As we get closer and closer to the Iowa caucuses on January 3, this is a question I’ve been asking myself with more and more intensity. The prospect that Israel will finally be cut loose and will no longer have an “American Father” but rather a true American friend excites me deeply for both countries.
Israel, both its leadership as well as the Jewish people at large, are so mentally dependent on America that they cannot imagine not being constantly backed by our father in the Western Hemisphere. A Ron Paul victory would be such a mental shock to Israeli society that the Jewish people would be in a type of frenzy, worrying about the future of the Jewish State and predicting doom once foreign aid is cut off.
There will be much confusion here among the leadership as one of the main objectives, if not THE objective of Israeli political leadership has been to secure American friendship so we don’t feel alone. The better they are at being friends with America, the better the Prime Minister of Israel is considered to be. This is why Ariel Sharon was so popular, whereas Netanyahu is at most tolerated, but nobody here really likes him like they liked Sharon.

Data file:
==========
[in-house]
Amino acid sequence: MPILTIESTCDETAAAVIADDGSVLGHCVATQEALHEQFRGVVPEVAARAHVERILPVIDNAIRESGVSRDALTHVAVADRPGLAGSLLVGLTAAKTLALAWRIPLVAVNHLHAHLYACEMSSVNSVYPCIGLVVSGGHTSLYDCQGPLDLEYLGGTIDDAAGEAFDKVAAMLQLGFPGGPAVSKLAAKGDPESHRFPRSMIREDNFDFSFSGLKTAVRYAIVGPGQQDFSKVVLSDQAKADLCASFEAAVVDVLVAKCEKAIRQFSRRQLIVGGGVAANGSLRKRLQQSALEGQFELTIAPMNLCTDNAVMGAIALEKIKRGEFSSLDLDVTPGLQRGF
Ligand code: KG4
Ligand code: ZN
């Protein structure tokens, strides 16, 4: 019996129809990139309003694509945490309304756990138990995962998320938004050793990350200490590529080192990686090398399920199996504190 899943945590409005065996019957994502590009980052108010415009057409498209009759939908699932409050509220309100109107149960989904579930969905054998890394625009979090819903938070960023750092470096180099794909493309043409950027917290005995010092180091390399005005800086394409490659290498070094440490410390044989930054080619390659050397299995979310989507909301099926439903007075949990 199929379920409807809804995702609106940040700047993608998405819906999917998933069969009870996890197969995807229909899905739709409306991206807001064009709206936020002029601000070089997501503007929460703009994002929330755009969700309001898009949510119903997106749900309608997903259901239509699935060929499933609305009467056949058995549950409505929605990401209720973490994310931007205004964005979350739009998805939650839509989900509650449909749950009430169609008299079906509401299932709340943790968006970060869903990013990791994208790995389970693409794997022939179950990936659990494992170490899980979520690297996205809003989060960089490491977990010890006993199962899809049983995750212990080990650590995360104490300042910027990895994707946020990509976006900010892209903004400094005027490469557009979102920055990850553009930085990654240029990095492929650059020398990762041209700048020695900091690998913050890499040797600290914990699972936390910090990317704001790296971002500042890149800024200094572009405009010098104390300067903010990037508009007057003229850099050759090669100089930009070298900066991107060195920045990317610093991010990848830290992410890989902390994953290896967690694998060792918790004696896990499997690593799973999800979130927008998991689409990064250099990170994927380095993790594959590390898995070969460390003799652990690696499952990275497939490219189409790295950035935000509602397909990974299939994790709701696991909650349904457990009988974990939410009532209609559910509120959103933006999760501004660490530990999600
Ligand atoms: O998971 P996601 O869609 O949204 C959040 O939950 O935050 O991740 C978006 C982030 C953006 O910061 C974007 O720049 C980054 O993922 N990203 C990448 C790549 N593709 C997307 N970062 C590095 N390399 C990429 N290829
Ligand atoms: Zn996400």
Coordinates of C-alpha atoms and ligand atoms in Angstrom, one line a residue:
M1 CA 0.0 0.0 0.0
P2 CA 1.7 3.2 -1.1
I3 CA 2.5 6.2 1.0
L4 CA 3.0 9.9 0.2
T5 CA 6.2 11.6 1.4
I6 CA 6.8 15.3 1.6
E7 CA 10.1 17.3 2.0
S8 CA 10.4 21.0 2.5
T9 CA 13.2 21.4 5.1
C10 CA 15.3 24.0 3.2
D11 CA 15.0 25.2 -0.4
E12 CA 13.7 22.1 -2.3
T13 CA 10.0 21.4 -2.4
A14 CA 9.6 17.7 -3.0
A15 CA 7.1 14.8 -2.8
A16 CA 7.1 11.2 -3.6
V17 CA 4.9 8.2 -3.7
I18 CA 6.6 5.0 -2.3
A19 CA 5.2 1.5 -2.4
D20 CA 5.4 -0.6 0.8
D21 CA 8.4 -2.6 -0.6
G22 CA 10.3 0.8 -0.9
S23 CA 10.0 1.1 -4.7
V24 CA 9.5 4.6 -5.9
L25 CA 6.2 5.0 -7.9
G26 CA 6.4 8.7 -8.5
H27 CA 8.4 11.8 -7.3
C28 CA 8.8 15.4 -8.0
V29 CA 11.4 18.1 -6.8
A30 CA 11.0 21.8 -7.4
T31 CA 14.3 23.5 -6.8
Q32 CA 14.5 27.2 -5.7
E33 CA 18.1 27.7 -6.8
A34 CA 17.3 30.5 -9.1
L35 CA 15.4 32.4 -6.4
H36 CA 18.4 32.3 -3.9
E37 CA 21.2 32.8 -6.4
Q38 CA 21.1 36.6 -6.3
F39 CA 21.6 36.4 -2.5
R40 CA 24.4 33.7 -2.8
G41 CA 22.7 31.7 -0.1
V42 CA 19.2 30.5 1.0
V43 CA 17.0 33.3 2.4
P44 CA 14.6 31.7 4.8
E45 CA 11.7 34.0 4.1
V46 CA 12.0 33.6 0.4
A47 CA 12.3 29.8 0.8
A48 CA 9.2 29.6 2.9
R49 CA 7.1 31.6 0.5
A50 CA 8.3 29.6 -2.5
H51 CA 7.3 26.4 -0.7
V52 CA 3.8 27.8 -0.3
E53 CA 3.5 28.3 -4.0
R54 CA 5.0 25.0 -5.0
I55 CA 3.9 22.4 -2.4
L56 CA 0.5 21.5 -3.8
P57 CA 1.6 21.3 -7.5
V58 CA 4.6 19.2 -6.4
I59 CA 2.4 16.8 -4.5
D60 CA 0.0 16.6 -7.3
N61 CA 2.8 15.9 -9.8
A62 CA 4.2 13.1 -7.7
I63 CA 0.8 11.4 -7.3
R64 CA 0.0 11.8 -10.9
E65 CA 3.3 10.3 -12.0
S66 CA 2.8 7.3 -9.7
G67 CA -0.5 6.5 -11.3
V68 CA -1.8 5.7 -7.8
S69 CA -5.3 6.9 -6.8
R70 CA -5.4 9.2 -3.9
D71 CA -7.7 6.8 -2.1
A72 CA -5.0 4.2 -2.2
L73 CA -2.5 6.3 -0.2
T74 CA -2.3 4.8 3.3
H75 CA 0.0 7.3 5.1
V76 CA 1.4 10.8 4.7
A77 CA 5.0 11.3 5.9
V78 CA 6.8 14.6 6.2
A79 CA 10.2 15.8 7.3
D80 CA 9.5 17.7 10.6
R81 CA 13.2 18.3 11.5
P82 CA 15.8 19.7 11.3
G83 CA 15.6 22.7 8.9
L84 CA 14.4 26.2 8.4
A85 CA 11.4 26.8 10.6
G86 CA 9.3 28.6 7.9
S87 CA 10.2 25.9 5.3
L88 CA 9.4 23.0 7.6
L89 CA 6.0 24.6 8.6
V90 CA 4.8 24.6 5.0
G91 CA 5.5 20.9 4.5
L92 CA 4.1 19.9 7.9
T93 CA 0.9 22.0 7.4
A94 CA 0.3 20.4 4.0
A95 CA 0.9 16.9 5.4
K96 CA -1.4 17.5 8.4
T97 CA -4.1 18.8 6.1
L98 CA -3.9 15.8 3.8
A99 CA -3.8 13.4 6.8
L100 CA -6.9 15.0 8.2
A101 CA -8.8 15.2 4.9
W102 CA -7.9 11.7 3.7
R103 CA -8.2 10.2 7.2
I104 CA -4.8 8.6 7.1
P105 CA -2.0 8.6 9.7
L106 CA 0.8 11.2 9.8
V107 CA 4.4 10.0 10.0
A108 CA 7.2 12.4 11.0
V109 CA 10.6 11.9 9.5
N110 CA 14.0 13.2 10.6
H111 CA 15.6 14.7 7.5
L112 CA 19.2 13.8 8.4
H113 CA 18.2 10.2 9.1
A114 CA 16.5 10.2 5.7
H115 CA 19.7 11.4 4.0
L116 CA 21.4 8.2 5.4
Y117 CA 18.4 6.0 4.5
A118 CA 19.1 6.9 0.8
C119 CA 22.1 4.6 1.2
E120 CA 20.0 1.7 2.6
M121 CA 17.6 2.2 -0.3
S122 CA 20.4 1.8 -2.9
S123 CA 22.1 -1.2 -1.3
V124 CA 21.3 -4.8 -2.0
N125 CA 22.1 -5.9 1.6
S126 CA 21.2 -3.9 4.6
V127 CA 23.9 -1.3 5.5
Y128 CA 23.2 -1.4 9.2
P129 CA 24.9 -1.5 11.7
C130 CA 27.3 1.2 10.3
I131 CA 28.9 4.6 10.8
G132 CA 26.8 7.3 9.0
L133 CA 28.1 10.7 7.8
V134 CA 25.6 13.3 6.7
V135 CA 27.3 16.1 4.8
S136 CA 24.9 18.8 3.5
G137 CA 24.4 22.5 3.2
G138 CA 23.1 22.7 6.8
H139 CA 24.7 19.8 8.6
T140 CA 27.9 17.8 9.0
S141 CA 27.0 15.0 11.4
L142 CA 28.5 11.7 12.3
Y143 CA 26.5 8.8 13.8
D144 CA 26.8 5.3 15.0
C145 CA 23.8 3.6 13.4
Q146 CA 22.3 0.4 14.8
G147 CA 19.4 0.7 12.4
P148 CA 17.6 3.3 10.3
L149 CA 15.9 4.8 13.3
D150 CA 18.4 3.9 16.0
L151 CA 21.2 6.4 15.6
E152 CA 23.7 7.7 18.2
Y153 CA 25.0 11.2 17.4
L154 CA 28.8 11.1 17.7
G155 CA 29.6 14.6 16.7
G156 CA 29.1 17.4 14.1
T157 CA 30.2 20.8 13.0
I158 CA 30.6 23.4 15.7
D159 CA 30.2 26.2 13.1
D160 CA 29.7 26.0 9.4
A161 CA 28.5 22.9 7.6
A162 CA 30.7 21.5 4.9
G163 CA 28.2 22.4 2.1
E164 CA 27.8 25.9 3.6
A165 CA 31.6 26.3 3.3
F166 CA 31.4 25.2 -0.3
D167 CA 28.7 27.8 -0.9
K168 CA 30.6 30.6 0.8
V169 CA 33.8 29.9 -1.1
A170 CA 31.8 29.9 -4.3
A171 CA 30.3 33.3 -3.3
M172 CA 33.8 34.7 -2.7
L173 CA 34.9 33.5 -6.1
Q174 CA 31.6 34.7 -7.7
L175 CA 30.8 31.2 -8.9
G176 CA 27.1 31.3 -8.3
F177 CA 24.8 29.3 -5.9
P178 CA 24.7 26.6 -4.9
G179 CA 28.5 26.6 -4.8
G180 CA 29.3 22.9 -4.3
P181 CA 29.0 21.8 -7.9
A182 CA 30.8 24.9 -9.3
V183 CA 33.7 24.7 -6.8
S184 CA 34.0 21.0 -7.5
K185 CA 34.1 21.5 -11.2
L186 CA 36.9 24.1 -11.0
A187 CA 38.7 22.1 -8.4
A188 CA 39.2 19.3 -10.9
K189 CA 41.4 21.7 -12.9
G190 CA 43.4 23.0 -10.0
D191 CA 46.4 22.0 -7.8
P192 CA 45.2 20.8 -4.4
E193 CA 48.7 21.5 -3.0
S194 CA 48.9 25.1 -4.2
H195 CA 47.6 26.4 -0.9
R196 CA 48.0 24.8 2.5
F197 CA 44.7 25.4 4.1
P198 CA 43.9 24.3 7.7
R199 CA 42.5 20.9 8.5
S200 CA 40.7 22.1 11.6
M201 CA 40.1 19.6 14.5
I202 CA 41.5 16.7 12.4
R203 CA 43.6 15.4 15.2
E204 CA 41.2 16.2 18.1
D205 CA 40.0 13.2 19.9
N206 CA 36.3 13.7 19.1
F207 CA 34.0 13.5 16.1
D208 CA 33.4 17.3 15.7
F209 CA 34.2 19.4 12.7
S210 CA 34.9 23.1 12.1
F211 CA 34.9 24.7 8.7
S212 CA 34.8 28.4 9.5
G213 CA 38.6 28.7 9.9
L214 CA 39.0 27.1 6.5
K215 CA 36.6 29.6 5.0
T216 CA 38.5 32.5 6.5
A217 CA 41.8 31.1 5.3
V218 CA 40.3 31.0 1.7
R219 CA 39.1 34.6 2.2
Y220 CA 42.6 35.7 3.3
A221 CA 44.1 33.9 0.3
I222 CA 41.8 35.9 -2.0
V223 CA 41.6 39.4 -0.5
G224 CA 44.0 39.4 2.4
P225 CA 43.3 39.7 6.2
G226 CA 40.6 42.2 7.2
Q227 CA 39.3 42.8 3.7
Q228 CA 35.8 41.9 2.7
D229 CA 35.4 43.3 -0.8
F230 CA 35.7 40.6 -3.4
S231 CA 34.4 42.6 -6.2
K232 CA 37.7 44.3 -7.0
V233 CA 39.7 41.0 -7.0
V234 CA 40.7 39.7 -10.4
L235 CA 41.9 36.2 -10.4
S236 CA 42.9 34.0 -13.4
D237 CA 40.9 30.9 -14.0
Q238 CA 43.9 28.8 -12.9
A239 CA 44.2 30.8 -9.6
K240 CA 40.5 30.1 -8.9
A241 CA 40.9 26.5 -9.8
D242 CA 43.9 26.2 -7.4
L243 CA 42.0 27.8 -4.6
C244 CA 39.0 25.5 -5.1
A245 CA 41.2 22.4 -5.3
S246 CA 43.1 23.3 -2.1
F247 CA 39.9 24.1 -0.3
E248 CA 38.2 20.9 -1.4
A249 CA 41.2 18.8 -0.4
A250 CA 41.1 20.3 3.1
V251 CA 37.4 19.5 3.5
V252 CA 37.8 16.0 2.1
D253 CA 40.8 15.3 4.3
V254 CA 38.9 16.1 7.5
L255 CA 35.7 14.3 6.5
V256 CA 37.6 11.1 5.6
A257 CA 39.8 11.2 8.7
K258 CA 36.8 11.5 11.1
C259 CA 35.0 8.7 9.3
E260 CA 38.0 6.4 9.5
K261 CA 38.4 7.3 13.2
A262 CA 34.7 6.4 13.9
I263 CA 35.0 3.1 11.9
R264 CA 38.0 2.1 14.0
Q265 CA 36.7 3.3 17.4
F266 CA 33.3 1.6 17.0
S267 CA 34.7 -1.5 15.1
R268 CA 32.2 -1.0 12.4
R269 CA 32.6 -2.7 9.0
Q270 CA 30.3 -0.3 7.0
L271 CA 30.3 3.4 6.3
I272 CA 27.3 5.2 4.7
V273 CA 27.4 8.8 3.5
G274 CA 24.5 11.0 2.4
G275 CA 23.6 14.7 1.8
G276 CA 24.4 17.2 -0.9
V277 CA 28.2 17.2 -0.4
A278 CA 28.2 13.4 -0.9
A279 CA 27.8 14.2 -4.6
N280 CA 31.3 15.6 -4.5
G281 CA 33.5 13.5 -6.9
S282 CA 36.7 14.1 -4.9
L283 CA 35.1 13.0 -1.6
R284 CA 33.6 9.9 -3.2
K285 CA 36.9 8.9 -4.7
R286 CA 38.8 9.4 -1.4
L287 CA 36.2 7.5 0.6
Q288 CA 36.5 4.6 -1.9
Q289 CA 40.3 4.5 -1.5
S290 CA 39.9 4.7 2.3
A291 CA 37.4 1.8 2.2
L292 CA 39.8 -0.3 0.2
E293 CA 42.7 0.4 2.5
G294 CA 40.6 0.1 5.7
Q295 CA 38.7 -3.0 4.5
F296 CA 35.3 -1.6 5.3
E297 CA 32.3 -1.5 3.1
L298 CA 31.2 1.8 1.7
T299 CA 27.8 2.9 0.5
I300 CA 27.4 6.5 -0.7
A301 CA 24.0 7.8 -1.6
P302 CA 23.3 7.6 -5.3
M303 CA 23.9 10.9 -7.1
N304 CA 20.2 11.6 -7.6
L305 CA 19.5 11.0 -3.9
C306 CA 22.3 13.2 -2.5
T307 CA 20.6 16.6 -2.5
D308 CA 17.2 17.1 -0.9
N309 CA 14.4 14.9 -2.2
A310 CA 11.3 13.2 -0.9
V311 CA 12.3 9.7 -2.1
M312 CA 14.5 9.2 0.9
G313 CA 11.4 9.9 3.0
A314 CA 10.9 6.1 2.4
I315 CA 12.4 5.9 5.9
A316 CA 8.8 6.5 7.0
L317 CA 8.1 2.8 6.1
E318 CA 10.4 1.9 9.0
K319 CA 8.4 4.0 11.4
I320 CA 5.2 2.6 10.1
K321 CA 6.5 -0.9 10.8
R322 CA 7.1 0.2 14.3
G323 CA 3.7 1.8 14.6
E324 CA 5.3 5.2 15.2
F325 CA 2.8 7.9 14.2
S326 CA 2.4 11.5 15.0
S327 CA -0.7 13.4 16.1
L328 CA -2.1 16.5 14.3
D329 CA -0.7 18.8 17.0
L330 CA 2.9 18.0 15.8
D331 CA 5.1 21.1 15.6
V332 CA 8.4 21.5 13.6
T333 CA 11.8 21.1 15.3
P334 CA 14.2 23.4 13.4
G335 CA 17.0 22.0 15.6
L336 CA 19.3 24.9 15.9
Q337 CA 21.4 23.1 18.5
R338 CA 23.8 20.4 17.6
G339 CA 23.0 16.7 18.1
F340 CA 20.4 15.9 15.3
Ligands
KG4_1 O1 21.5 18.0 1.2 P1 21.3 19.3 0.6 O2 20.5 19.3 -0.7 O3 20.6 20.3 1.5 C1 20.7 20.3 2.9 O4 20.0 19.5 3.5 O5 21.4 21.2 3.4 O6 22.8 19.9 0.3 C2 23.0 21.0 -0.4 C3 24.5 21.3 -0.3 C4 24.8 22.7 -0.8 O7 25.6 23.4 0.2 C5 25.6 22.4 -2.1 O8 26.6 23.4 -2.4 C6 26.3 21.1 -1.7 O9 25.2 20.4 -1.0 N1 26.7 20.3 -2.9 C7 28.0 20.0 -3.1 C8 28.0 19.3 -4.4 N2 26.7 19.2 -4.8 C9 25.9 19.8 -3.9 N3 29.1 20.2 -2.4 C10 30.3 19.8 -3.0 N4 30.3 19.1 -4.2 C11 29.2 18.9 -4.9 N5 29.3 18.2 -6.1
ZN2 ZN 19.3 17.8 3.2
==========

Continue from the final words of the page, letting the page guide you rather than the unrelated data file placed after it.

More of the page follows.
So what would happen would be similar to a junkie losing his supply of cocaine. Israel would go into something of an existential frenzy, though she wouldn’t be in any real danger, much like an addict isn’t in any real danger when he runs out of blow.
With Israel off the American dime, the people will be able to look in other, more important directions than the American direction. They will seek out new leaders with new paradigms, start to work on the country like it is actually independent.
I believe that it is no coincidence that the Republican primaries and the Likud primaries are happening around the same time. As Ron Paul rises to prominence and the American people start to undergo a mental paradigm shift, Moshe Feiglin will rise in Israel, speaking the Israeli equivalent of the libertarian message, and the Jewish people will undergo the same sort of revolution, waking up from decades of political depressants.
By the time the 2012 elections come around, this could be a very, very different world.